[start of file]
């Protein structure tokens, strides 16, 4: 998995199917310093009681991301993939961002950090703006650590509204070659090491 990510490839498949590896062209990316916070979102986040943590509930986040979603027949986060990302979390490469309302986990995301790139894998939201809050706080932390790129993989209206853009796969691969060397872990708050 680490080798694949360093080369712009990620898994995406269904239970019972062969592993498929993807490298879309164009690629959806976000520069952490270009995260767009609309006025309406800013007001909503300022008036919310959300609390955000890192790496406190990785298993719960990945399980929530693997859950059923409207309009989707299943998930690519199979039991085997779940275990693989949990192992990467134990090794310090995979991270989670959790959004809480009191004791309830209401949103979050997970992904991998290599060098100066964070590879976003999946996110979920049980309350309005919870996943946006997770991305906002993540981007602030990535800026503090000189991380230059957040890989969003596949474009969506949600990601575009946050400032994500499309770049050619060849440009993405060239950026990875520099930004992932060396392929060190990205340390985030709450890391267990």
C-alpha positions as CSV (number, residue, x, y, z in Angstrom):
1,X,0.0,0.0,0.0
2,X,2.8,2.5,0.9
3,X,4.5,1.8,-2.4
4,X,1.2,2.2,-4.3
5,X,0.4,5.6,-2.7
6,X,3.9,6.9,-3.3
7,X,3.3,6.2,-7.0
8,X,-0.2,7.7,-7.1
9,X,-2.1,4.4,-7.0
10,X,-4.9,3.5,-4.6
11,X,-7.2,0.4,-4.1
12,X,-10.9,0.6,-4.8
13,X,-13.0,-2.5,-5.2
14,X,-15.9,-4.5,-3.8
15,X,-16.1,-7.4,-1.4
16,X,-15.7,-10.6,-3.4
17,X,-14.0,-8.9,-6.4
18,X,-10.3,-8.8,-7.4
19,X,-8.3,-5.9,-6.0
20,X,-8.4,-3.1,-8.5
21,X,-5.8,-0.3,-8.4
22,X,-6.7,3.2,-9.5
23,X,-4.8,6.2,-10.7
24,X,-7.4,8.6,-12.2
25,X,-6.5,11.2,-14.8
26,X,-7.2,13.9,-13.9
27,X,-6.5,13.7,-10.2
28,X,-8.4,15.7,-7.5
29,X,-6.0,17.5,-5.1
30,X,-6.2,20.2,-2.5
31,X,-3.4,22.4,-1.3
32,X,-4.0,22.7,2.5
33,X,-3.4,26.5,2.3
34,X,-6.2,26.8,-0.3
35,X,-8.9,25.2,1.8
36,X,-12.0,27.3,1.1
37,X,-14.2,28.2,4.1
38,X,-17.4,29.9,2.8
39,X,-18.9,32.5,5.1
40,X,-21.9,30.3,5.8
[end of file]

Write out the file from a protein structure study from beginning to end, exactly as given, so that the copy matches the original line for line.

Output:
């Protein structure tokens, strides 16, 4: 998995199917310093009681991301993939961002950090703006650590509204070659090491 990510490839498949590896062209990316916070979102986040943590509930986040979603027949986060990302979390490469309302986990995301790139894998939201809050706080932390790129993989209206853009796969691969060397872990708050 680490080798694949360093080369712009990620898994995406269904239970019972062969592993498929993807490298879309164009690629959806976000520069952490270009995260767009609309006025309406800013007001909503300022008036919310959300609390955000890192790496406190990785298993719960990945399980929530693997859950059923409207309009989707299943998930690519199979039991085997779940275990693989949990192992990467134990090794310090995979991270989670959790959004809480009191004791309830209401949103979050997970992904991998290599060098100066964070590879976003999946996110979920049980309350309005919870996943946006997770991305906002993540981007602030990535800026503090000189991380230059957040890989969003596949474009969506949600990601575009946050400032994500499309770049050619060849440009993405060239950026990875520099930004992932060396392929060190990205340390985030709450890391267990």
C-alpha positions as CSV (number, residue, x, y, z in Angstrom):
1,X,0.0,0.0,0.0
2,X,2.8,2.5,0.9
3,X,4.5,1.8,-2.4
4,X,1.2,2.2,-4.3
5,X,0.4,5.6,-2.7
6,X,3.9,6.9,-3.3
7,X,3.3,6.2,-7.0
8,X,-0.2,7.7,-7.1
9,X,-2.1,4.4,-7.0
10,X,-4.9,3.5,-4.6
11,X,-7.2,0.4,-4.1
12,X,-10.9,0.6,-4.8
13,X,-13.0,-2.5,-5.2
14,X,-15.9,-4.5,-3.8
15,X,-16.1,-7.4,-1.4
16,X,-15.7,-10.6,-3.4
17,X,-14.0,-8.9,-6.4
18,X,-10.3,-8.8,-7.4
19,X,-8.3,-5.9,-6.0
20,X,-8.4,-3.1,-8.5
21,X,-5.8,-0.3,-8.4
22,X,-6.7,3.2,-9.5
23,X,-4.8,6.2,-10.7
24,X,-7.4,8.6,-12.2
25,X,-6.5,11.2,-14.8
26,X,-7.2,13.9,-13.9
27,X,-6.5,13.7,-10.2
28,X,-8.4,15.7,-7.5
29,X,-6.0,17.5,-5.1
30,X,-6.2,20.2,-2.5
31,X,-3.4,22.4,-1.3
32,X,-4.0,22.7,2.5
33,X,-3.4,26.5,2.3
34,X,-6.2,26.8,-0.3
35,X,-8.9,25.2,1.8
36,X,-12.0,27.3,1.1
37,X,-14.2,28.2,4.1
38,X,-17.4,29.9,2.8
39,X,-18.9,32.5,5.1
40,X,-21.9,30.3,5.8